What is Product Level Activity?

Product Level Activity

Share This...

Product Level Activity

“Product Level Activity” is a term often used in the context of activity-based costing (ABC), a method of assigning the organization’s resource costs through activities to the products and services provided to its customers.

Product level activities are those tasks or operations performed to support the production or delivery of each product or service. These activities are performed regardless of the number of batches or units produced. For example, designing a product, setting up machinery or equipment for a product, or managing a product line are all product level activities.

The cost of these activities is directly attributable to specific products and typically does not change regardless of the volume of units produced. By identifying and understanding product level activities, businesses can more accurately assign costs to each product, which can help with pricing decisions, profitability analysis, and operational efficiency.

To summarise, “product level activity” in ABC refers to activities that are associated with, and costs that are incurred for, specific products or services provided by a business.

Example of Product Level Activity

Suppose you have a company that manufactures two types of bicycles: mountain bikes and road bikes. Each type requires a specific setup of machinery due to differences in design and function.

  • Designing Products: Before the production process begins, your engineers spend time designing each bike. They create blueprints, decide on the materials to be used, and plan out the production process. These design costs are directly linked to each product – the mountain bike and the road bike – and not influenced by the number of bikes produced.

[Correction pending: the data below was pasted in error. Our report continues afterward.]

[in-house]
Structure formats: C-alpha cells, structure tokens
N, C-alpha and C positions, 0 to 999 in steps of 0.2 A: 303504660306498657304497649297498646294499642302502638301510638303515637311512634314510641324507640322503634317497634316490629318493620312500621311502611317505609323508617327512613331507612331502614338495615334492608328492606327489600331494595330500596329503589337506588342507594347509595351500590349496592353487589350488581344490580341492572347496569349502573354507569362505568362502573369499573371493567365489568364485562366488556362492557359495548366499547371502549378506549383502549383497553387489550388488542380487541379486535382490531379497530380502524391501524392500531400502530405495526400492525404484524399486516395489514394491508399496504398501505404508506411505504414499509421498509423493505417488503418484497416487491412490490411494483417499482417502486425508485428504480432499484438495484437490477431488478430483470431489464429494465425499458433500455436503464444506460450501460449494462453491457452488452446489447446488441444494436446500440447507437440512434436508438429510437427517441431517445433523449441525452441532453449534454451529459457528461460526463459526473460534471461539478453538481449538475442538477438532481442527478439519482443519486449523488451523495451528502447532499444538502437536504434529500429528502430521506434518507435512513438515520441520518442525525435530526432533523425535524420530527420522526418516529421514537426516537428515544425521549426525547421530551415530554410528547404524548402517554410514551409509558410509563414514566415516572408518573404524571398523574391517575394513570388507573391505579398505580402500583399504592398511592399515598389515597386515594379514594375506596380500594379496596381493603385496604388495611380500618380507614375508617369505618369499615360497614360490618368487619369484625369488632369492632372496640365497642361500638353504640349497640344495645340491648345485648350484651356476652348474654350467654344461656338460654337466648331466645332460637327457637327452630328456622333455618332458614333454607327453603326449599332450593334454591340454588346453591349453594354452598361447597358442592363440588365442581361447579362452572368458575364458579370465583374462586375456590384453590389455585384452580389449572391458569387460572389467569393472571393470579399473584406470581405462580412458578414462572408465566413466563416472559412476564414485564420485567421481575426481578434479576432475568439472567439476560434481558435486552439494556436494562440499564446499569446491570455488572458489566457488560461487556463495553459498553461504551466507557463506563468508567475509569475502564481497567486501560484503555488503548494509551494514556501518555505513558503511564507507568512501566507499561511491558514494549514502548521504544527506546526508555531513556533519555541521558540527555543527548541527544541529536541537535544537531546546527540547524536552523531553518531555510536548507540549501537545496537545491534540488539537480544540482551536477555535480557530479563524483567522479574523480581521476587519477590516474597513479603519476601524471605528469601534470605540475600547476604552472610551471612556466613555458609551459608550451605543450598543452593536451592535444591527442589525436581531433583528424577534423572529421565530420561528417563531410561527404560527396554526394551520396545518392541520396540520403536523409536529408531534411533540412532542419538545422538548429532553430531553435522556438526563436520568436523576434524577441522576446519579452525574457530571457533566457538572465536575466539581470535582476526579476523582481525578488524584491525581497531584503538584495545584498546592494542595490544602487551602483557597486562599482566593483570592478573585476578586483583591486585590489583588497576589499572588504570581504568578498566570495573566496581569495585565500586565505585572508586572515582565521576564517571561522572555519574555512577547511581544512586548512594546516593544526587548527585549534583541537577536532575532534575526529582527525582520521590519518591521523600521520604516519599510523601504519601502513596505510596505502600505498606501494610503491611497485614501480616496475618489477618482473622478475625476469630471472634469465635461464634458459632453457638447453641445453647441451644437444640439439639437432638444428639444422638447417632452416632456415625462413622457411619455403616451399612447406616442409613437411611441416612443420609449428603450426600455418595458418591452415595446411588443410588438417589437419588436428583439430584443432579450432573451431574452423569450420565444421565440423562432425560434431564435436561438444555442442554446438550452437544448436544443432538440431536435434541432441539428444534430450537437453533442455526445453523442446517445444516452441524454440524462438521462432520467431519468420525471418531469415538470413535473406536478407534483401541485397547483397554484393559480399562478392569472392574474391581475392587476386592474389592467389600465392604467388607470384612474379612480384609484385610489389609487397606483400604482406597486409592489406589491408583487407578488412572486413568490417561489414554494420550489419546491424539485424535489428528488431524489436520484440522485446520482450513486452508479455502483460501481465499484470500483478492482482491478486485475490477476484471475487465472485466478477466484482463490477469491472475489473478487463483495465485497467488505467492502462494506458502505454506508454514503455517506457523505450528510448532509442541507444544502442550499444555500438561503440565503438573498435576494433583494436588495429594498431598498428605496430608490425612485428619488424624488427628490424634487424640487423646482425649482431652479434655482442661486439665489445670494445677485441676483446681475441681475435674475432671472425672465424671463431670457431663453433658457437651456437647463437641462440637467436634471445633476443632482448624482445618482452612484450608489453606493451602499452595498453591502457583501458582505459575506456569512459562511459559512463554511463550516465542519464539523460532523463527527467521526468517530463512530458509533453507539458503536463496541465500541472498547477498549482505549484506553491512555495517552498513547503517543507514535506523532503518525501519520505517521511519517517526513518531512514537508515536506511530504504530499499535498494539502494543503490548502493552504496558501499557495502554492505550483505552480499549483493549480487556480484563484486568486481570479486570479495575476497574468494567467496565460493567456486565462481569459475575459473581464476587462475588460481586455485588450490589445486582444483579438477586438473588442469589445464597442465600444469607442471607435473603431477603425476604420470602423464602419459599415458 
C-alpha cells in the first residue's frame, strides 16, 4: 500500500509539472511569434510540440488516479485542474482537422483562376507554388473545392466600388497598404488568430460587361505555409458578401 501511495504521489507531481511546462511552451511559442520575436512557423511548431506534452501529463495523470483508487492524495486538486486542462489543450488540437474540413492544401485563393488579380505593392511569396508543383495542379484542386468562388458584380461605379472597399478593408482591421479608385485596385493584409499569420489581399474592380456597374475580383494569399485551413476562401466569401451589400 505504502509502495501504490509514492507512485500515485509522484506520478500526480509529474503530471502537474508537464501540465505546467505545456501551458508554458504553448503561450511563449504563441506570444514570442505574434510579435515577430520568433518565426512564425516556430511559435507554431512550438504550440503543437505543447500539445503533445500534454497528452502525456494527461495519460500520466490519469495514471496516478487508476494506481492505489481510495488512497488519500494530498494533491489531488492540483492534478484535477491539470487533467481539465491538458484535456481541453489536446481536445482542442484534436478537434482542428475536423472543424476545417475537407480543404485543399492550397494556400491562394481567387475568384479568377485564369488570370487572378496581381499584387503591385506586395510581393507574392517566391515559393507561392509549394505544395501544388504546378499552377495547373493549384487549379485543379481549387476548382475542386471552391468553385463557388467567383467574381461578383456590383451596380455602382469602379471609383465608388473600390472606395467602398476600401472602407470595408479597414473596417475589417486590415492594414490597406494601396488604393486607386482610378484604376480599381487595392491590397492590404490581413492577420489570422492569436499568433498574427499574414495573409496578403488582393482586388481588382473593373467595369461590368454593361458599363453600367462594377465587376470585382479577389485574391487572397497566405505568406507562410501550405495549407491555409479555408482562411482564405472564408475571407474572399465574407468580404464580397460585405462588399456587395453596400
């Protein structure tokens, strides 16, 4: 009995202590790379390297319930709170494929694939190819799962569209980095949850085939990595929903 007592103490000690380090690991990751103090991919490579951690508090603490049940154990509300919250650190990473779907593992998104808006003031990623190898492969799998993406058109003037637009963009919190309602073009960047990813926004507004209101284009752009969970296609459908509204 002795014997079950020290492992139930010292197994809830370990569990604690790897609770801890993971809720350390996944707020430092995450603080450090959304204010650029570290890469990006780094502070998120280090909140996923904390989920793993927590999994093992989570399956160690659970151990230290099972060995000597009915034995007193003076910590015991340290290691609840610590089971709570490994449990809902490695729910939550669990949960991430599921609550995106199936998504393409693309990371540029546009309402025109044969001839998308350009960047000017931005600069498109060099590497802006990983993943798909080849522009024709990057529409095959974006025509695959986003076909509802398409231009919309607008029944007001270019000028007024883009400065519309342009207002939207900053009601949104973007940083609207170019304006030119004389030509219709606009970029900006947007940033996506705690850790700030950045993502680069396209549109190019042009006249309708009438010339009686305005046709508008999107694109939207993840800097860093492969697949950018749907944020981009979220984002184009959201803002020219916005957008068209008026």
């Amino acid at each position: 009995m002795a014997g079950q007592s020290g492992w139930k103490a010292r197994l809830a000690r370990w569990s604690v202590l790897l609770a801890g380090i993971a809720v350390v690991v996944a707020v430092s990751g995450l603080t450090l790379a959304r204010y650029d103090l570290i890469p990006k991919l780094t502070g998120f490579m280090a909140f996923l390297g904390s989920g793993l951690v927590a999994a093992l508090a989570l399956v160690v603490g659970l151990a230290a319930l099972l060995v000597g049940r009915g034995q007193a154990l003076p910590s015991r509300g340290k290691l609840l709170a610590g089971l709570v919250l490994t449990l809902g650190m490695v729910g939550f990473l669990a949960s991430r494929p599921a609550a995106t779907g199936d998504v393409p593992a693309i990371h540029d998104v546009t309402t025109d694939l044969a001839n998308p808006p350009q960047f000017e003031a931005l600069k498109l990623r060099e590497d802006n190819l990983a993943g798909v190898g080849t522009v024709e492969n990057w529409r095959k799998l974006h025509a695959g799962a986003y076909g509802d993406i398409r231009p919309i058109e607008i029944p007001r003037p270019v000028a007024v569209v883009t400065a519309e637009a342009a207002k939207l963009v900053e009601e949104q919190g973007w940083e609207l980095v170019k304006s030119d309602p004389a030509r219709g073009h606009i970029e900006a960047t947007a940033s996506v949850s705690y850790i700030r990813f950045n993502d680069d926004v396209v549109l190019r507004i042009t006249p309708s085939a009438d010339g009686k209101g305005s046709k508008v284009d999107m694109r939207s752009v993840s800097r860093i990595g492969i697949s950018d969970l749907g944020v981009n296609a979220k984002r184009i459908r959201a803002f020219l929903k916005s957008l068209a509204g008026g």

• Machinery Setup: Each bicycle type requires a specific setup of machinery. For instance, mountain bikes may require different tire installations or gear assembly compared to road bikes. Therefore, the cost associated with the setup process is a product level activity because it’s directly linked to each type of bicycle, regardless of the number of units produced.
  • Product Management: Each bicycle type might have a dedicated product manager who oversees the production, marketing, and sales of that particular product. The salary and expenses of the product manager are directly tied to that specific product, making it a product level activity.

In all these cases, the costs associated with these activities are not dependent on the number of bicycles produced. Whether you manufacture one mountain bike or one thousand, the costs related to design, machinery setup, and product management remain the same. These costs are considered when determining the cost of each product, helping the company set accurate prices and understand the profitability of each product.

Other Posts You'll Like...

Want to Pass as Fast as Possible?

(and avoid failing sections?)

Watch one of our free "Study Hacks" trainings for a free walkthrough of the SuperfastCPA study methods that have helped so many candidates pass their sections faster and avoid failing scores...